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Gavin Rees Launch of Journalism & Emotional Literacy Project
In partnership with the Dart Centre

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The Media School, in partnership with the Dart Centre in Europe, are leading research to investigate how journalists are trained in the UK to cover stories that deal with difficult emotional issues.

Gavin Rees, an experienced BBC film-maker and documentary producer, has been named as lead researcher on this ambitious 15-month project conducted under the direction of The Media School's Centre for Public Communication Research (CPCR).

The Journalism and Emotional Literacy Project will examine both university provision and on-the-job mentoring, before producing in its final stages recommendations designed to promote best practice in the reporting of extreme emotional experiences such as terrorism, violent crime and suicide.

"The research has attracted a great deal of interest, even before we have started the fieldwork," said CPCR Director Professor Barry Richards. "We intend for it to impact directly upon journalism training, and to contribute to a growing area of research and debate around the place of journalism and of news in society today."

Rees, who amongst his other recent projects was a senior producer on the BBC's 2005 docu-drama re-enactment of the atomic bombing of Hiroshima, said that "increasingly there is an awareness that journalists need to be trained in how to protect themselves from hostile situations in which they might come under physical attack. But there has been very little research on how they might be trained to manage the emotional consequences of dealing with trauma. A lack of awareness around these dynamics can take a heavy toll on both the well-being of journalists and on the people they are interviewing."

The CPCR is based at Bournemouth University's Media School under former Reuters Global Head of News Stephen Jukes, and is undertaking the project in close association with the Dart Centre, which has been playing a pioneering role in bringing trauma awareness into both newsrooms and journalism schools.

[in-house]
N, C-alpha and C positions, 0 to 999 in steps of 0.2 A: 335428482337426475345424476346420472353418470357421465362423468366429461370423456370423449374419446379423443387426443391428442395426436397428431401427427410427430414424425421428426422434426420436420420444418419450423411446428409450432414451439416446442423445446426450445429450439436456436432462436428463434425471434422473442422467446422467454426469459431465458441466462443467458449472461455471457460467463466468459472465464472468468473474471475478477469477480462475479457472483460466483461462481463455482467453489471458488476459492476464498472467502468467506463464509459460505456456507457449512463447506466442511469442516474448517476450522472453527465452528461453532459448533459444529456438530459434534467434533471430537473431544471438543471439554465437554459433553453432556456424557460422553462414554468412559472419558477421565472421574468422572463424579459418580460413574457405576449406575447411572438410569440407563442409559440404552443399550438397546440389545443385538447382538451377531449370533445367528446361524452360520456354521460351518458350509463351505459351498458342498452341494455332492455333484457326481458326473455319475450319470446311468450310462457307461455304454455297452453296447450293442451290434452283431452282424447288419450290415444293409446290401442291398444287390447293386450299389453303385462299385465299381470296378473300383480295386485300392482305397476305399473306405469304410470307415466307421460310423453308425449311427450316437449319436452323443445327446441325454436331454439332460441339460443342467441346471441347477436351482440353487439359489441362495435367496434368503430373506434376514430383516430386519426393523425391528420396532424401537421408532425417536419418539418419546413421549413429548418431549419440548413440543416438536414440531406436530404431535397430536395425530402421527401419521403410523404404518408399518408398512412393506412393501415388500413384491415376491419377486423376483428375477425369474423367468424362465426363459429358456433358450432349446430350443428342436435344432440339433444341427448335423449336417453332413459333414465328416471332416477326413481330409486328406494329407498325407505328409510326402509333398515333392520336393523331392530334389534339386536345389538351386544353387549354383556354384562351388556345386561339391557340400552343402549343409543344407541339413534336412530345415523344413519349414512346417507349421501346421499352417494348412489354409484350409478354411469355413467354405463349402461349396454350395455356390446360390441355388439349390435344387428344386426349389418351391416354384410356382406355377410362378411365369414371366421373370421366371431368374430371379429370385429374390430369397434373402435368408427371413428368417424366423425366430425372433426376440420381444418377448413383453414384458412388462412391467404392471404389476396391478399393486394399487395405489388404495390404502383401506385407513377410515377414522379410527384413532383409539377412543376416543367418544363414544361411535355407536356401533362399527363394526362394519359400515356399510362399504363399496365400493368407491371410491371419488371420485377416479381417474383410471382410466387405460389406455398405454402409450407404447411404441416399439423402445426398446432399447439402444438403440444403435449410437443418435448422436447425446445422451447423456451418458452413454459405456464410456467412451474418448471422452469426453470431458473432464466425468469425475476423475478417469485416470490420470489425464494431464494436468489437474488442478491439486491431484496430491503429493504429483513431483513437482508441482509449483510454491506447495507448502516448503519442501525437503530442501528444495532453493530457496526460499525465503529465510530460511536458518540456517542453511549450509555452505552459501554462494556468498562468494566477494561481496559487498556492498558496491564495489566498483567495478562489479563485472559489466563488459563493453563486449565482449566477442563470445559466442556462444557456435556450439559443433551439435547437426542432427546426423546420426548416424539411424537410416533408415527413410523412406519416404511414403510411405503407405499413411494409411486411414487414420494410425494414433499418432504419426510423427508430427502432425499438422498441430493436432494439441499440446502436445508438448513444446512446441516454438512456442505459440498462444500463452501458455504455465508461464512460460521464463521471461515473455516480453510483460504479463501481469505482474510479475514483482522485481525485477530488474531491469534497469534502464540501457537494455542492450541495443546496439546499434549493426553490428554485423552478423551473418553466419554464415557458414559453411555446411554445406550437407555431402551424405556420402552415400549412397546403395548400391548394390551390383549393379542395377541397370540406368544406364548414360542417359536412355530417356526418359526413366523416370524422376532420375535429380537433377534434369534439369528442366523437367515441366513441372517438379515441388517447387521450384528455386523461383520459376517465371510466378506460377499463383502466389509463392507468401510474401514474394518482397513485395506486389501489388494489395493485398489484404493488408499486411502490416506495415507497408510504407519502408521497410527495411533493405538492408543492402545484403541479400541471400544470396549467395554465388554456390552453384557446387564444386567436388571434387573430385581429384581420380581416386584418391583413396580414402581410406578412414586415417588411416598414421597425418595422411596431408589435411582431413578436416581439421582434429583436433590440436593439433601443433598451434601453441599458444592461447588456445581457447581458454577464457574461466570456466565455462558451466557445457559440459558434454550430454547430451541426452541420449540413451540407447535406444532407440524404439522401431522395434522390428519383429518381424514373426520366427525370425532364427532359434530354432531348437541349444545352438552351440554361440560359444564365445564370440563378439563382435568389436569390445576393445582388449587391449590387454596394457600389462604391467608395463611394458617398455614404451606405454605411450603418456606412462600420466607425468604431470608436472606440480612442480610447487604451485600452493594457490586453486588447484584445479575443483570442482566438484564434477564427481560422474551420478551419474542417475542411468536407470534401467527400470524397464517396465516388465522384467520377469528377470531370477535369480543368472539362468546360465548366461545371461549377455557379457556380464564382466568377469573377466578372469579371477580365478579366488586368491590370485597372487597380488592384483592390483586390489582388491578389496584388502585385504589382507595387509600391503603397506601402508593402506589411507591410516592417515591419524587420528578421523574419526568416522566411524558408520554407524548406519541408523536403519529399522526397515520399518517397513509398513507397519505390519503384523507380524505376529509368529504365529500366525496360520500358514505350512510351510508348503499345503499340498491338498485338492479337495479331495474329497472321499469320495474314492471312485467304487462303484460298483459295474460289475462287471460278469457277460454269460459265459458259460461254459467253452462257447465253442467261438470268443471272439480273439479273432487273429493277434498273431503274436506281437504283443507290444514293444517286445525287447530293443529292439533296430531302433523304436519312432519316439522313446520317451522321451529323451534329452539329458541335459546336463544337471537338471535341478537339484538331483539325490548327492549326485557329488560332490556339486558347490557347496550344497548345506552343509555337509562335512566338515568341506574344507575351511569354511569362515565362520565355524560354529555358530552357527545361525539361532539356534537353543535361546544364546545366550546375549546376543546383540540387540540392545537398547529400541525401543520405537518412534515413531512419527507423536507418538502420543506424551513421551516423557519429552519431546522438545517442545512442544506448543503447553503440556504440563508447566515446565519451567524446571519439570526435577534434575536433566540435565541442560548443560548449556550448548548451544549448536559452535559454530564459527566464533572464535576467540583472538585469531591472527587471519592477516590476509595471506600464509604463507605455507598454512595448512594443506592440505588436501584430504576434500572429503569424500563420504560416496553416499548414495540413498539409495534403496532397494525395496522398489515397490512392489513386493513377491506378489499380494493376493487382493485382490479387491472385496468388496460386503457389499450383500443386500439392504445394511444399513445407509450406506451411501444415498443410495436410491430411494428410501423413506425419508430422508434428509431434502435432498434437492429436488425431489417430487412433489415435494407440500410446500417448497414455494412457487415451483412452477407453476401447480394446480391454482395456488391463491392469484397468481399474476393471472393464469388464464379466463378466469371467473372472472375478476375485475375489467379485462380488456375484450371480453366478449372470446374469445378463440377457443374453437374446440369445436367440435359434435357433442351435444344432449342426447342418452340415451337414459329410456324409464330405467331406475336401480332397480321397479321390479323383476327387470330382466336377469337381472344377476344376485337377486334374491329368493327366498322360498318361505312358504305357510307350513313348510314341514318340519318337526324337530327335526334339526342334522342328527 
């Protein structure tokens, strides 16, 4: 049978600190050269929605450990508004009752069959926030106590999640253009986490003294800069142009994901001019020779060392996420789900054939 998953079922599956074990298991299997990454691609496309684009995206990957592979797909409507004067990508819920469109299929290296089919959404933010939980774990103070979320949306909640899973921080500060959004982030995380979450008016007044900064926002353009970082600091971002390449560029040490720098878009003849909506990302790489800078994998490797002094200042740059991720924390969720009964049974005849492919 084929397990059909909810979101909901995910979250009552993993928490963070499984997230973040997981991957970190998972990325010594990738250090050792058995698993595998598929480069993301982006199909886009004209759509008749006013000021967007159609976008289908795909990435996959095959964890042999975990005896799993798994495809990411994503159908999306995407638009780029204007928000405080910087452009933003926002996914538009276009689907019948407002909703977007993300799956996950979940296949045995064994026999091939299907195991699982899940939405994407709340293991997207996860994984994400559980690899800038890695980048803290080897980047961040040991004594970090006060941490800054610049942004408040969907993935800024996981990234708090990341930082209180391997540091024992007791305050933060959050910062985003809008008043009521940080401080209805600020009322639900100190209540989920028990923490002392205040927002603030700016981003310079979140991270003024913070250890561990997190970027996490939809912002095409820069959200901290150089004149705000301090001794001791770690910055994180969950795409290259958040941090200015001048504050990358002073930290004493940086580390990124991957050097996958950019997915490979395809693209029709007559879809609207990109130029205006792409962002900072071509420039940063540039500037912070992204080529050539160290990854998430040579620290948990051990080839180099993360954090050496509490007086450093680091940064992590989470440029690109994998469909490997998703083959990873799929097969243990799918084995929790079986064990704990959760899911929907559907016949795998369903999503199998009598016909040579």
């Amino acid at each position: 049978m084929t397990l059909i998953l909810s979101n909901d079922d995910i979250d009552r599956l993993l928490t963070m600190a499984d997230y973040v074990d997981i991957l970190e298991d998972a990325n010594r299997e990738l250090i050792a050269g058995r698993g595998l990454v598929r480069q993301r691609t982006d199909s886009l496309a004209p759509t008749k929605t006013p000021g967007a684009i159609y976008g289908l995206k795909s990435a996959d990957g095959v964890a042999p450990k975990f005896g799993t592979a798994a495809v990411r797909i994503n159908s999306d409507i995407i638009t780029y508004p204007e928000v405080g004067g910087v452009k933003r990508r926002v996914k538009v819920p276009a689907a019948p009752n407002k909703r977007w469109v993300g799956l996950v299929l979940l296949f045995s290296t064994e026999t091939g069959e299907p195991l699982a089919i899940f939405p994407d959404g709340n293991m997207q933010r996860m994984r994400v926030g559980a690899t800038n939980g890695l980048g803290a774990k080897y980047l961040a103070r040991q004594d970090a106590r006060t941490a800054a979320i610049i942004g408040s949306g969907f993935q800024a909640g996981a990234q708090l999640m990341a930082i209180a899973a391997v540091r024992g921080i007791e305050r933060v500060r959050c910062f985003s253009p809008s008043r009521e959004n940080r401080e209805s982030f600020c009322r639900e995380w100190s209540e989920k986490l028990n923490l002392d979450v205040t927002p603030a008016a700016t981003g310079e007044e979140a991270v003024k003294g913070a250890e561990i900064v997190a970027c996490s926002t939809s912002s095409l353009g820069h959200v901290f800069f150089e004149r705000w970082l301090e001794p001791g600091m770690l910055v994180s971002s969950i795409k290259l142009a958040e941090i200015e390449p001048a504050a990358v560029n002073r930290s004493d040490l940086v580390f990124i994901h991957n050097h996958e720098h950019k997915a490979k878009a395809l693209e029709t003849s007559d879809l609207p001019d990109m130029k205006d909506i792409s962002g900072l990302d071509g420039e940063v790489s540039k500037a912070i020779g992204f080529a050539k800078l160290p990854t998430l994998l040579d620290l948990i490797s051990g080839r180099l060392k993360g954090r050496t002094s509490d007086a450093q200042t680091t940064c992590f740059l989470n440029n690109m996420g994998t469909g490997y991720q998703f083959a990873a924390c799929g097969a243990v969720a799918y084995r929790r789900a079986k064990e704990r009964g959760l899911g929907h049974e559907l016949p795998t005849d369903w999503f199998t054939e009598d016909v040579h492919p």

Barry Richards

"We intend for it to impact directly upon journalism training, and to contribute to a growing area of research and debate around the place of journalism and of news in society today."
-Professor Barry Richards

Mark Brayne, director of Dart's European operations, described the project as one of the most exciting developments to be launched since the Dart ideas first came to Europe in 2002.

"I am especially delighted that Gavin is joining the team," said Brayne, "as he brings insight, experience and wisdom to a subject that is increasingly accepted in the British media as of critical importance to the furtherance of good journalism."

The project will also examine the impact recent changes in the media environment are having on reporting. "Journalists now feel under an enormous pressure to entertain," said Rees, "whether they are writing about terrorism or the dark addictions of minor celebrities.

And in the worst cases that can lead to difficult events being reduced to a crude emotive shorthand. The working environment is becoming tougher too: foreign correspondents are more likely to be attacked and the rise of citizen journalism threatens to undervalue the role of the staffer."

Rees continued: "Few have faith that old media's 20th century business models have the legs to take us much further into the future. Hopefully this research will help journalists report both more sensitively and effectively on those living in extremis, as well as giving them the tools to better look after themselves in a more dangerous and uncertain working environment."

The project is being funded by Britain's Arts and Humanities Research Council and will conclude with a dissemination seminar in September 2007.

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